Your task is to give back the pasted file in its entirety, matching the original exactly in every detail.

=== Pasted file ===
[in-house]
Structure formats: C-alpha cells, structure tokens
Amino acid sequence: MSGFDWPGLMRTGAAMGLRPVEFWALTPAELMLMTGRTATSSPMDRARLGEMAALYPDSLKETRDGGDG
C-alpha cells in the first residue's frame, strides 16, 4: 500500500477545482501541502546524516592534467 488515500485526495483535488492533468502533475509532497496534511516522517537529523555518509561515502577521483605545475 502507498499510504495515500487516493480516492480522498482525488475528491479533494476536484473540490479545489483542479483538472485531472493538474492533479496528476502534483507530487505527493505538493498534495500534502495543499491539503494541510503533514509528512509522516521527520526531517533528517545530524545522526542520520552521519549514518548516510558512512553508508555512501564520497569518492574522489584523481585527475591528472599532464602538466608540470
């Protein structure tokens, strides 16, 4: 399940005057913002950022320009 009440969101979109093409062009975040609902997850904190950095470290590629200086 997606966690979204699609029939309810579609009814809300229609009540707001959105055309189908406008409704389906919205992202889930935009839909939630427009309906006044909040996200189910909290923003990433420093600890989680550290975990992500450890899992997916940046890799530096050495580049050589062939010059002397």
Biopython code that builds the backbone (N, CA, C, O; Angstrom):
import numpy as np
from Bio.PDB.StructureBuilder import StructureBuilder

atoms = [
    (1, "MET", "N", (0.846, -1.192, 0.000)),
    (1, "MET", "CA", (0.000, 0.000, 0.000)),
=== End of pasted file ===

[in-house]
Structure formats: C-alpha cells, structure tokens
Amino acid sequence: MSGFDWPGLMRTGAAMGLRPVEFWALTPAELMLMTGRTATSSPMDRARLGEMAALYPDSLKETRDGGDG
C-alpha cells in the first residue's frame, strides 16, 4: 500500500477545482501541502546524516592534467 488515500485526495483535488492533468502533475509532497496534511516522517537529523555518509561515502577521483605545475 502507498499510504495515500487516493480516492480522498482525488475528491479533494476536484473540490479545489483542479483538472485531472493538474492533479496528476502534483507530487505527493505538493498534495500534502495543499491539503494541510503533514509528512509522516521527520526531517533528517545530524545522526542520520552521519549514518548516510558512512553508508555512501564520497569518492574522489584523481585527475591528472599532464602538466608540470
């Protein structure tokens, strides 16, 4: 399940005057913002950022320009 009440969101979109093409062009975040609902997850904190950095470290590629200086 997606966690979204699609029939309810579609009814809300229609009540707001959105055309189908406008409704389906919205992202889930935009839909939630427009309906006044909040996200189910909290923003990433420093600890989680550290975990992500450890899992997916940046890799530096050495580049050589062939010059002397």
Biopython code that builds the backbone (N, CA, C, O; Angstrom):
import numpy as np
from Bio.PDB.StructureBuilder import StructureBuilder

atoms = [
    (1, "MET", "N", (0.846, -1.192, 0.000)),
    (1, "MET", "CA", (0.000, 0.000, 0.000)),